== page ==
Having vanquished the Argentines last June and her domestic political opponents this June, the friends of Prime Minister Margaret Thatcher seem eager to round out the month with yet another rousing triumph, a drive that may well be styled "the humanizing of Maggie."

Suddenly, the warm, even cuddly side of Thatcher is on display everywhere. Stacks of a quickie campaign diary by her journalist daughter, Carol, are on sale in bookstores. A Sunday newspaper published "exclusive" pictures of the prime minister, her shoes off and legs tucked under her, reading official papers in her study. (Thatcher's legs, according to her daughter's book, are "sexy.")

ABC's Barbara Walters was granted an interview, and excerpts about Thatcher's devotion to her husband, Denis, were featured in the British tabloids. A story about the program in The Daily Mail was packaged with another story about Princess Diana's trip to Canada under the headline "In Focus: Two of Britain's Outstanding Wives and Mothers."

Carol Thatcher's book is remarkable in a number of respects. It was off the presses within hours of Thatcher's landslide election victory earlier this month and priced at $5.50. For a paperback, it should prove a profitable enterprise for all concerned. The publishers say the number of copies printed and the number already sold are confidential, as is the amount Carol was paid for writing fetchingly about Mum, as Mrs. Thatcher is invariably called in the book.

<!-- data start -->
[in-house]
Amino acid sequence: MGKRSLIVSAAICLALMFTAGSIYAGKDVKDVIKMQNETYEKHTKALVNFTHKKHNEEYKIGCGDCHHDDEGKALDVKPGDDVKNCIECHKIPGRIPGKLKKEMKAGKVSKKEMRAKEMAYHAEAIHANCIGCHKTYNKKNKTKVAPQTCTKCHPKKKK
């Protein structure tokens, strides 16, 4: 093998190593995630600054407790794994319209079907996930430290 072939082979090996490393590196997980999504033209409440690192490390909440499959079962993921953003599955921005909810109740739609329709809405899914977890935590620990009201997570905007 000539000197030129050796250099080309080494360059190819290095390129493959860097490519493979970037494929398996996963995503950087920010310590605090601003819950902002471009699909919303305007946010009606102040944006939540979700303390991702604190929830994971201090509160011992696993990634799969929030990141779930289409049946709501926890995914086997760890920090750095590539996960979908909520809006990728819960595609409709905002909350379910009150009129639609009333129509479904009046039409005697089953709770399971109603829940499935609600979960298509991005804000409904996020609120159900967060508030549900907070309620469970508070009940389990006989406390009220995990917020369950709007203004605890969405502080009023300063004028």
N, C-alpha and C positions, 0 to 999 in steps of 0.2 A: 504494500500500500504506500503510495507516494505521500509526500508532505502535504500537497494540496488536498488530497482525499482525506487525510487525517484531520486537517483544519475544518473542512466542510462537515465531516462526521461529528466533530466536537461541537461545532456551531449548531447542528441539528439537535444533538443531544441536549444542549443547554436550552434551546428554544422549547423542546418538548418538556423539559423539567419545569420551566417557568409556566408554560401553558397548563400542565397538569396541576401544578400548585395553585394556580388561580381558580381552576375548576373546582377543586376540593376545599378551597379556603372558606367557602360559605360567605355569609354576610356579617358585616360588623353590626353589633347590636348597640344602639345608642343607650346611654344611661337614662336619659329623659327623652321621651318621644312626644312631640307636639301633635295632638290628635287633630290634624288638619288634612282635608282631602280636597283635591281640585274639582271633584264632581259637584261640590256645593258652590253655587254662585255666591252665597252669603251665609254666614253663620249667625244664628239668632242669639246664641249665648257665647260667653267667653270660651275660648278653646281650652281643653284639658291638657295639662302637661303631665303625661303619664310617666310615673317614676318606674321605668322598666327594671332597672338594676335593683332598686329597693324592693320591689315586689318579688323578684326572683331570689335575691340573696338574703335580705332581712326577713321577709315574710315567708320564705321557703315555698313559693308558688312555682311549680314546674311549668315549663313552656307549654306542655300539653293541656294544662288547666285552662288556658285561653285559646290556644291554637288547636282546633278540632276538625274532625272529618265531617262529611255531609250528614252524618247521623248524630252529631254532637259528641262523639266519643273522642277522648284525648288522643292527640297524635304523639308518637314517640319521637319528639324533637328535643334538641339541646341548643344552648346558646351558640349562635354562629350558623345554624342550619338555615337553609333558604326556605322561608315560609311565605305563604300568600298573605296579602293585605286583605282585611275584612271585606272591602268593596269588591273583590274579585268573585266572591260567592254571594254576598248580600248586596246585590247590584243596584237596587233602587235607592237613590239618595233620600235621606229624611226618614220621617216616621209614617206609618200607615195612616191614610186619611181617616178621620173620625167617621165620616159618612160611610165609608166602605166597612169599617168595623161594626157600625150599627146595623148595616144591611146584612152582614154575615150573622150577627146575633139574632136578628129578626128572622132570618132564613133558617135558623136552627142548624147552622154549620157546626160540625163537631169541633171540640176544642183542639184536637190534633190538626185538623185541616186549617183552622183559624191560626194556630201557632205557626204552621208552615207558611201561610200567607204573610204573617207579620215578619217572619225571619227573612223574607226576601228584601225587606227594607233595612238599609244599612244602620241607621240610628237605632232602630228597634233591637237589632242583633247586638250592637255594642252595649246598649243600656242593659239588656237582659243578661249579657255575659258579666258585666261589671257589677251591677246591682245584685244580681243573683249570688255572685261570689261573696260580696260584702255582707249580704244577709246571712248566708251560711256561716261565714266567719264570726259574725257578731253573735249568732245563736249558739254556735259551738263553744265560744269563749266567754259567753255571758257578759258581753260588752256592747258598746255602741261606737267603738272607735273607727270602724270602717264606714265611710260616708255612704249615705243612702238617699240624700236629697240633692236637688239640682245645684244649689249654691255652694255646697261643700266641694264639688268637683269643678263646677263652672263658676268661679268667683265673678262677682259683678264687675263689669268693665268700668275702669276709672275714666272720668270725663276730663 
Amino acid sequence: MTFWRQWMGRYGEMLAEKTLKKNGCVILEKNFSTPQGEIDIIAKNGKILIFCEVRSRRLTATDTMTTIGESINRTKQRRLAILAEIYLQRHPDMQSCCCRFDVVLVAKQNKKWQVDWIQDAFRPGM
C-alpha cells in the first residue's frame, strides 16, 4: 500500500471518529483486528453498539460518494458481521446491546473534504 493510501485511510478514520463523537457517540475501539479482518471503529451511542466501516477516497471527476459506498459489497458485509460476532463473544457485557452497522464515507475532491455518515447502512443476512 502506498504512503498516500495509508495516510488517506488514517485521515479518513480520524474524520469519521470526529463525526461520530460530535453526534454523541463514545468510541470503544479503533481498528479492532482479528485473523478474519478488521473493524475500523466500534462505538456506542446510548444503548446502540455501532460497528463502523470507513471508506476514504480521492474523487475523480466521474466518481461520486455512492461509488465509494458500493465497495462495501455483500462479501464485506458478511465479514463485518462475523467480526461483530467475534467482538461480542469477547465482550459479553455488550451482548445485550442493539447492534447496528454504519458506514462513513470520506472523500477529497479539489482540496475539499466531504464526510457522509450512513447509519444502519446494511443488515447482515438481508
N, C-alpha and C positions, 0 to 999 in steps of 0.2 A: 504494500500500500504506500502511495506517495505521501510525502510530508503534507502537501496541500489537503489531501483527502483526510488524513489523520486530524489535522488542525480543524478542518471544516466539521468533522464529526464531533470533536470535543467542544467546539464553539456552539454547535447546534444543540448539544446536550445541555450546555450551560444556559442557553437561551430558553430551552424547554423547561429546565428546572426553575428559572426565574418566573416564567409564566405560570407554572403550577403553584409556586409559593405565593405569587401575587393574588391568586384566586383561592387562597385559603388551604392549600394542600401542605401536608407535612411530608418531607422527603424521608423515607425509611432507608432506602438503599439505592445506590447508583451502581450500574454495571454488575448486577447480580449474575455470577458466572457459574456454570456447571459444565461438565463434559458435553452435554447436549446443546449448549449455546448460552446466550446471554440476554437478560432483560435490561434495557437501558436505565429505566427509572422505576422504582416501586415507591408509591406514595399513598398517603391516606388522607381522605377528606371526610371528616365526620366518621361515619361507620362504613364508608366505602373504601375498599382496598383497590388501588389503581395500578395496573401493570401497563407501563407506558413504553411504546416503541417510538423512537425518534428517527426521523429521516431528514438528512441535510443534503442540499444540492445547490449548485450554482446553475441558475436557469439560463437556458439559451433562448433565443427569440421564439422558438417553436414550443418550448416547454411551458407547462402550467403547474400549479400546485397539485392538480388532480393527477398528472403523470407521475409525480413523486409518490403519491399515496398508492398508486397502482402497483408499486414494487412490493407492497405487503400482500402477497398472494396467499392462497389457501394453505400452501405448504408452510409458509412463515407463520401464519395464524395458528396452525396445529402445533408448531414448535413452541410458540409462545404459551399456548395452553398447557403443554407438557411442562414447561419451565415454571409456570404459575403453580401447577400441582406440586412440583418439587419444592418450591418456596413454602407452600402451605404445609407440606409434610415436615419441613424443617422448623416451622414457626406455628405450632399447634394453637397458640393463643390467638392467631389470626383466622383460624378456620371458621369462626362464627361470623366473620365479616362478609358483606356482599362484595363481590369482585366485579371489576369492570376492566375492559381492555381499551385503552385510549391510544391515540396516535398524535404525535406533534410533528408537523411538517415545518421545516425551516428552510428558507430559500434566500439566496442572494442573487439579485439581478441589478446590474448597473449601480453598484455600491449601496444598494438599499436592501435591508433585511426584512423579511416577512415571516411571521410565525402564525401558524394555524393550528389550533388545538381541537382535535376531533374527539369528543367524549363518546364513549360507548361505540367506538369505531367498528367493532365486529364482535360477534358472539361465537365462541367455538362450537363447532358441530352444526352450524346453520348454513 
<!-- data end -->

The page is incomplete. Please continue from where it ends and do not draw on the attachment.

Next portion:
Aside from listing what happened to the family in the campaign, the book is full of personal details. These are of the inoffensive sort that would, nonetheless, get a royal chambermaid in hot water were she to publish them in a memoir.

For instance, the prime minister, judging from her daughter's account, spends a not insignificant part of each day in the care and maintenance of her coiffure. In the course of the three-week campaign, Thatcher had at least one permament and several other visits from the hairdresser, regularly put her hair in curlers and carried various other hair-primping devices in a suitcase.

Also included in the bag, we learn, is a spare pair of pantyhose.

When not taking notes for her book, Carol was in charge of her mother's wardrobe. Thatcher has firm dress-for-success ideas about when a navy suit is expected, what clothes look best on television and what to wear on whistle stops where an overzealous protester might hurl an egg or tomato.

It may well be coincidental that all these softening touches to the Thatcher "Iron Lady" persona are appearing at once, but the careful marketing of the Thatcher campaign--which has been further highlighted by some post-election revelations about curtains and patriotic music--appears to argue that they are not. Thatcher's campaign was handled by, among others, Saatchi and Saatchi, Britain's top advertising agency, and Gordon Reece, a marketing executive who handles public relations for oil tycoon Armand Hammer.

These image makers evidently left little to chance. A BBC reporter discovered, for example, that the room where Thatcher held her daily press conferences had alternate sets of curtains. The aim, disclosed BBC's Michael Cockerell, was to be able to create different moods. Light blue was for the relaxed mood. Dark blue was for the resolute approach.

The morning Thatcher unveiled her campaign manifesto, strains of such stirring music as "Land of Hope and Glory" (better known to Americans as "Pomp and Circumstance") were piped into the ears of the waiting reporters the way that Muzak is piped into elevators.

The British have a tendency to attribute things that are politically or commercially crass to American influence. The "Marketing of Margaret," as the BBC subtitled an account of the campaign, was inevitably likened to the packaging of American presidential candidates. Fair enough.

But no presidential offspring (of recollection at any rate) has yet to delve for profit into the subject of what piece of extra underwear was packed, or similarly endearing anecdotes. For the lead on that sort of stuff, it is Americans who have the Thatchers to thank.